Might improve function in paralyzed patients, experts say
FRIDAY, Jan. 23 (HealthDay News) -- The first human trial using embryonic stem cells as a medical treatment has been approved by the U.S. Food and Drug Administration.
Geron Corp., a California-based biotech company, has been given the OK to implant embryonic stem cells in eight to 10 paraplegic patients who can use their arms but can't walk. Stem cell injections will be given within two weeks of the injury. The study will begin this summer, and will be conducted at up to seven different medical centers.
"This marks the dawn of a new era in medical therapeutics," Dr. Thomas B. Okarma, Geron's president and CEO said during a Friday morning teleconference. "This approach is one that reaches beyond pills and scalpels to achieve a new level of healing."
Ultimately, this type of therapy might have the power to restore permanent organ and tissue function, Okarma said. The goal of this first trial is to see if injecting embryonic stem cells into humans is safe. However, the researchers will also be looking for signs of improvement in the patients' ability to feel sensation in or move their legs.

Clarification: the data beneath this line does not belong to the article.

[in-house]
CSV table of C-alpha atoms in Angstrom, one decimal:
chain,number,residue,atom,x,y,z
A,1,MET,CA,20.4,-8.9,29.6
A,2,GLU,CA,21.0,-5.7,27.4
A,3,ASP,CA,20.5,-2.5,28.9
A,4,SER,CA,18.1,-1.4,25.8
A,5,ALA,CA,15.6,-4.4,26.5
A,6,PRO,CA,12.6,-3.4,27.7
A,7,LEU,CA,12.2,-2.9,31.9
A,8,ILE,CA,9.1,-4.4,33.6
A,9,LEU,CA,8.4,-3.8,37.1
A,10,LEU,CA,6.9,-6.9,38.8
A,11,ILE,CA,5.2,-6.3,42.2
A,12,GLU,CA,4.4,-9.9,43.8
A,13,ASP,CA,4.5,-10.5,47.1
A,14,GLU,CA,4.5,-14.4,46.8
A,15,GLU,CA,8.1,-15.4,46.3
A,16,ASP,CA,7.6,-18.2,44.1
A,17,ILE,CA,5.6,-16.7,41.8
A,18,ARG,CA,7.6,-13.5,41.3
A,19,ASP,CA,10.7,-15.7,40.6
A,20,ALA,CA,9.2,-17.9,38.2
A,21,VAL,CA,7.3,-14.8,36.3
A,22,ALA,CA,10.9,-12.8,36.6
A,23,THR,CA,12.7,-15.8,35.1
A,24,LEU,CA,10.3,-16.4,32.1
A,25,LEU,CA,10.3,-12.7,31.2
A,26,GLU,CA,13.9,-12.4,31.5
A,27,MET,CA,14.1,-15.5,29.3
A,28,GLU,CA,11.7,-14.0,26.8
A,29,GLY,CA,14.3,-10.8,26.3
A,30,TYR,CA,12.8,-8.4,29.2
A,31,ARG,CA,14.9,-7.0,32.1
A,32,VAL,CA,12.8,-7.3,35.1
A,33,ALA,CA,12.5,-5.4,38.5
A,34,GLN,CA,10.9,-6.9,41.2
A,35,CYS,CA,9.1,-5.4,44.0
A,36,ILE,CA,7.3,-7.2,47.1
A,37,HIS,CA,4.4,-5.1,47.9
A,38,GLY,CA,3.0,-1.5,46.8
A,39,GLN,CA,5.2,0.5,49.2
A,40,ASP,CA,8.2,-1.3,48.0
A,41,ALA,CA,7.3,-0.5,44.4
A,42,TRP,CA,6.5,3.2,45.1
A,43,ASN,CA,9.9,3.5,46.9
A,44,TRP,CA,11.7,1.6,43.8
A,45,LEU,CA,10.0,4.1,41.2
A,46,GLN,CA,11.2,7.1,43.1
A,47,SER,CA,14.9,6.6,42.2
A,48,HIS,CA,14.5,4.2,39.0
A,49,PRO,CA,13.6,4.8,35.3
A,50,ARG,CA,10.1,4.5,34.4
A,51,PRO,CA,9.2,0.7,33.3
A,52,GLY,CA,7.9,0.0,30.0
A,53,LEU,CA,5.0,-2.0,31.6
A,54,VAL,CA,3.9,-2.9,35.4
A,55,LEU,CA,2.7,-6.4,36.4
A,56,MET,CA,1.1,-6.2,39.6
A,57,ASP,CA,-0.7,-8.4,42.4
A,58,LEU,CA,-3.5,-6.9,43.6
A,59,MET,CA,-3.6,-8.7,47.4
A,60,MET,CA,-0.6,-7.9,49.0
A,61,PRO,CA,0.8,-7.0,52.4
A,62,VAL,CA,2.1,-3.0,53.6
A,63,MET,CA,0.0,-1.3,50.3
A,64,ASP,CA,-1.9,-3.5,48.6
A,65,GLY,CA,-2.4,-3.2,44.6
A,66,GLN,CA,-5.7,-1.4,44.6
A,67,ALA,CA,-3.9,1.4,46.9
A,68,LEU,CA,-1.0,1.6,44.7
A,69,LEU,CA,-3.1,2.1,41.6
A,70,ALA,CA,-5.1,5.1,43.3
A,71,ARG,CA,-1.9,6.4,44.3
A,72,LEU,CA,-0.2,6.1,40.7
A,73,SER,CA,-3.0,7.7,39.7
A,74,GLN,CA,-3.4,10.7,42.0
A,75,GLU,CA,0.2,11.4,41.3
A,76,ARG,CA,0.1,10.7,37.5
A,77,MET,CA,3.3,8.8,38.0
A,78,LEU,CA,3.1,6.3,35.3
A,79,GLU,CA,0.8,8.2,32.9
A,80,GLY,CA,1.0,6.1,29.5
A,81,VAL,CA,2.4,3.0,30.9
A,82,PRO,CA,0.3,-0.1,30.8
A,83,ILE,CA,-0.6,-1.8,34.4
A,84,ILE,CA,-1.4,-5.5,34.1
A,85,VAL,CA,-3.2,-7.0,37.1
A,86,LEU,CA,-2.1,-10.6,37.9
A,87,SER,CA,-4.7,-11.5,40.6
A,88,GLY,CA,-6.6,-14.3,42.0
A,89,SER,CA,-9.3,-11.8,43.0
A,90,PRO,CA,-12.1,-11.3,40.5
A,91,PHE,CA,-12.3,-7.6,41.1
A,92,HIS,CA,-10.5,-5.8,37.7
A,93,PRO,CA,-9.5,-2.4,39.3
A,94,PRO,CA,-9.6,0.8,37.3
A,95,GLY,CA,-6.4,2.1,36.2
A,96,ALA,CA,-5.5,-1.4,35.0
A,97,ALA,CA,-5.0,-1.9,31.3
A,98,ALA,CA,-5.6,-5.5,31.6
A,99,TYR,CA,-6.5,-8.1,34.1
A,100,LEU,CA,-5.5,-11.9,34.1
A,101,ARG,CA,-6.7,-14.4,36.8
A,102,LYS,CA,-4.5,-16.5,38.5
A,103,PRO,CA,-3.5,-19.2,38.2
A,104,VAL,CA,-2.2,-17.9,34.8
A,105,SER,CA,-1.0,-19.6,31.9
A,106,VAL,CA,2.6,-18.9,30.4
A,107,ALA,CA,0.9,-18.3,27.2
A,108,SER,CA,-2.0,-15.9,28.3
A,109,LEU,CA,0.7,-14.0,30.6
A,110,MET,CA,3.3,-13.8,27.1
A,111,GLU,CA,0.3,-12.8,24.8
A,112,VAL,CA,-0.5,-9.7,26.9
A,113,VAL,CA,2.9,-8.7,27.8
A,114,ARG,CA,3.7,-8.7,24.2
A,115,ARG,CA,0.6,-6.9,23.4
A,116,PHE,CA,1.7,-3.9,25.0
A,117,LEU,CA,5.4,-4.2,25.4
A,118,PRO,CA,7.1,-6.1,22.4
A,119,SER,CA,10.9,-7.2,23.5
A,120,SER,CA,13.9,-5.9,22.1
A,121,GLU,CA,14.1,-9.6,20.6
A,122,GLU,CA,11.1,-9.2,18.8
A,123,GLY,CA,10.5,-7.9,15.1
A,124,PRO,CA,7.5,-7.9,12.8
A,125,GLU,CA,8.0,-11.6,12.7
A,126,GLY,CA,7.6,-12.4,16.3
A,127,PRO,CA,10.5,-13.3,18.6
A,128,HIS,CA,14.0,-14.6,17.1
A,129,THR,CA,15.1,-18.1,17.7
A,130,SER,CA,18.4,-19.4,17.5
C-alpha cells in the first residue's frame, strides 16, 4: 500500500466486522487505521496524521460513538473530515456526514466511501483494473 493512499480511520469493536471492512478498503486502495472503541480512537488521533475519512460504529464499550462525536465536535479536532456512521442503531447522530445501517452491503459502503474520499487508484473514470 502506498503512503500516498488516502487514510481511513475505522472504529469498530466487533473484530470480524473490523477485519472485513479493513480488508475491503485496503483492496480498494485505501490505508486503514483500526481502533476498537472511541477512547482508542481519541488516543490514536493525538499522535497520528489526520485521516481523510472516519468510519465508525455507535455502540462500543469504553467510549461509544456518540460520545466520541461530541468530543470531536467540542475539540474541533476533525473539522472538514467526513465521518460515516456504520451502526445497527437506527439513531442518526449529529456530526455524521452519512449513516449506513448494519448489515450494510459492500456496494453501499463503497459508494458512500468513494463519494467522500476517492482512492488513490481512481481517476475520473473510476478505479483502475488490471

Patients will receive injections at the site of the injury. It is hoped these cells will mature into cells that will repair damaged nerves and produce chemicals that nerve cells need to function and grow.
This phase I trial will be limited to patients whose injury is located in the middle of the spine. If the trial is successful, Okarma said, the hope is to extend the treatment to patients with cervical spine injuries who are paralyzed from the neck down.
Okarma said the injections must be given early after the injury, before scar tissue has developed that would prevent the cells from growing, but after the initial swelling has subsided.
In addition, patients will receive anti-rejection drugs for about two months, after which they sho
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